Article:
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Blog · 16 Jan 2019

The real ROI of moving to a cloud contact centre

Richard Atherton looks at some of the ways you can cut costs with cloud contact centres.

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Head of product management for Cloud Contact Cisco

One of the biggest concerns customers have when examining a new cloud-based contact centre solution is if it’s worth the investment.

They want to know the return on investment (ROI) of making a switch, how long it will take to recoup the investment and what the real total cost of ownership is. 

Measuring the ROI isn’t as difficult as you might think if you consider the key costs as well as the value it creates.

Fluctuating demands

The demands on your contact centre can fluctuate—on a daily basis, with seasonal variation, and with business changes over the medium term. But traditional on-premise contact centres means your costs are fixed.  

For one of our global customers, their peak in demand was 40 per cent higher than average. When they built their contact centre, they designed it to cope with an extra 20 per cent, meaning that half their capacity went unused in an average month.

Cloud-based contact centres allow you to flex your capacity. For example, a global logistics company saw a 50 per cent increase in inbound calls in the days following Black Friday. We doubled the MPLS capacity in just four hours in order to cope with the incremental traffic.

Investment costs

There are three main investment costs that need to be considered:

  1. Licence costs - When considering licence costs, there are lots of things to think about. How many seats will you require each year? Do you need to account for additional seasonal seats? Most organisations we work with don’t know how many concurrent users they have globally. On one project, the ROI was based on a concurrency of 80 per cent, but in reality it never went above 42 per cent, meaning their ROI model was much better than anticipated.
  2. Support costs – Does your solution require IT staffing to ensure uptime and maintenance of hosted services? Does that team also configure complicated IVR menus and workflows? How much time—and therefore cost—can you allot to software user support, onboarding and permissions? Does the team build custom reporting or perform custom integrations and development?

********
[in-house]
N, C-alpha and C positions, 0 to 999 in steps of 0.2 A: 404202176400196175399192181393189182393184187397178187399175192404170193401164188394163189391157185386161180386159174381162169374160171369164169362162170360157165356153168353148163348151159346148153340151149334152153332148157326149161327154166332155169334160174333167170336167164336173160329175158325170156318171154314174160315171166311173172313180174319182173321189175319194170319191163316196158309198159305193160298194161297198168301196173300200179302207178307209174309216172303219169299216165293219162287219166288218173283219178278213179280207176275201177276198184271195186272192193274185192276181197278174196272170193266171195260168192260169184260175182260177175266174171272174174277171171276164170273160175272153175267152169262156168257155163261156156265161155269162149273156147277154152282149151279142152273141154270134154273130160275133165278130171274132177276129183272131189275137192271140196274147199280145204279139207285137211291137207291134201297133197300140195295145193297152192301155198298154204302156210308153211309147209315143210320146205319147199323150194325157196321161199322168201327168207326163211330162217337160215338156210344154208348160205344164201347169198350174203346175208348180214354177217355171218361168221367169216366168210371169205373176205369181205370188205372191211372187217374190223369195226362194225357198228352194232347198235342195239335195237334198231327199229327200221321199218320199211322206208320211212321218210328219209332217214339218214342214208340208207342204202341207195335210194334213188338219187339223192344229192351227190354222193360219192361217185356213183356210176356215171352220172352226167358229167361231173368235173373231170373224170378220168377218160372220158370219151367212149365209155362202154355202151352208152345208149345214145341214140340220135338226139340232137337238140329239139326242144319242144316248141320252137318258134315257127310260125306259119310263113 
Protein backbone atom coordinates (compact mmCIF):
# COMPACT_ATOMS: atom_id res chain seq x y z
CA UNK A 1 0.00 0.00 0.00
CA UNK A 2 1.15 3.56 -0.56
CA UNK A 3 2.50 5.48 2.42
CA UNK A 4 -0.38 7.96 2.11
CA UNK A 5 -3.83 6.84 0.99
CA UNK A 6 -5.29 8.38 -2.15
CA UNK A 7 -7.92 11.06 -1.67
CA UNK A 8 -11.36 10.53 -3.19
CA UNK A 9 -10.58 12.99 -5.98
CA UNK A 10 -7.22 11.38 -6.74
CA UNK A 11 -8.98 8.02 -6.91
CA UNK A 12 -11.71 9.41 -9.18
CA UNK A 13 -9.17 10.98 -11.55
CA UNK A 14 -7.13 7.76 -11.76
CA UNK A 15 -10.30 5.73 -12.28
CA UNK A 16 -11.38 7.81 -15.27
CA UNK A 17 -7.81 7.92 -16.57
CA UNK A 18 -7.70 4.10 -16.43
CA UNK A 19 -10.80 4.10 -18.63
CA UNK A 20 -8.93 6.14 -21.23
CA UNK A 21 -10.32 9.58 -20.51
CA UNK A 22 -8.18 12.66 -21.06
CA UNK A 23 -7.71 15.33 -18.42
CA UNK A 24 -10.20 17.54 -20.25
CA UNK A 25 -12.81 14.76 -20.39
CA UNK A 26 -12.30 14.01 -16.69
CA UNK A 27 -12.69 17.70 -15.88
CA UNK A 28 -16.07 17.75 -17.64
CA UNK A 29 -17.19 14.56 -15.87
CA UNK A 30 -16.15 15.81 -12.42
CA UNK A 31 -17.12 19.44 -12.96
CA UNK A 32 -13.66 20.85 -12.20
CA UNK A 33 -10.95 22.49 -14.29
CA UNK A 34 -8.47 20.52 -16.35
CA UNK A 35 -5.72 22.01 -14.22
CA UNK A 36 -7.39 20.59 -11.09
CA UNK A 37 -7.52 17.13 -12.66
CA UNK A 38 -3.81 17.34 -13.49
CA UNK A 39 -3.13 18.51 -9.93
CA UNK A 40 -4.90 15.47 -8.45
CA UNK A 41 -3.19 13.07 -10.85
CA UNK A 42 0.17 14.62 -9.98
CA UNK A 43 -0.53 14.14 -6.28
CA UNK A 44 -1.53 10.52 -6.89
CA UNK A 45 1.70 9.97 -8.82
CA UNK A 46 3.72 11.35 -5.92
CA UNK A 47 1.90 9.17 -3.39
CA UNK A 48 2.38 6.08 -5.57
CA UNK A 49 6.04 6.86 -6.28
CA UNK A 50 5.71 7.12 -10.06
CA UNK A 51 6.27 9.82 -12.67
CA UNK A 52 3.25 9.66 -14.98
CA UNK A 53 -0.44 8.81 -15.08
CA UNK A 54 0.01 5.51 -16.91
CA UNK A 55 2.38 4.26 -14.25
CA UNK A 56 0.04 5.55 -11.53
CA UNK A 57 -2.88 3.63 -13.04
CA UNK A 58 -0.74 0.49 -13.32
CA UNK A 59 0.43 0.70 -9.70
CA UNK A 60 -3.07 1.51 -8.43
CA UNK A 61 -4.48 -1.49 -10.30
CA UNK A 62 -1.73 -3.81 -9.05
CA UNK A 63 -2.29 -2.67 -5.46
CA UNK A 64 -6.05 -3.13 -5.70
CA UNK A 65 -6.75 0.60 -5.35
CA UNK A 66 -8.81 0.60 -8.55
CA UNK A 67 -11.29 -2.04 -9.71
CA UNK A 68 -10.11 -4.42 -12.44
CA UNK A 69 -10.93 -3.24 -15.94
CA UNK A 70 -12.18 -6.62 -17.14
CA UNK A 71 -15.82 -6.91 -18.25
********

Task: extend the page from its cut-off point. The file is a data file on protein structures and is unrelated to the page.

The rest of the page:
3. Implementation costs– What’s the implementation timeline? Do you need to add hardware to your existing infrastructure? Do you require professional services support?

Future flexibility

When I ask customers how many agents they will have in the future, few tell me that it will be more than they have today. But no one can really predict how many it will be. The fact that cloud contact centres can flex down is just as important as it being able to flex up with demand increases. It means from a cost perspective, customers aren’t having to bet on the future.

The benefits of cloud

The reason most organisations look at moving to a cloud model is to cut costs. A faster, more reliable platform can lead to fewer dropped calls and faster issue resolution, with a significant improvement in first contact resolution rates. This leads to increased agent efficiency, which, in turn, leads to lowered costs in the form of less agents required to handle all of your traffic.

A virtual infrastructure eliminates many of the expenses and headaches of managing your own data centres, eliminating fixed investment in real estate, hardware, and other physical assets while also reducing the cost of headcount and ongoing support. You can go live much faster than with an on-premises model, and you’ll start to earn revenue immediately due to your speedier spin-up.

By redesigning the customer journey to improve the experience of customers and agents, you should also be able to improve productivity, with lower agent handling times, improved performance monitoring and collaboration for faster, more efficient results.

Calculate the ROI of your move to the cloud and manage fluctuating demands.

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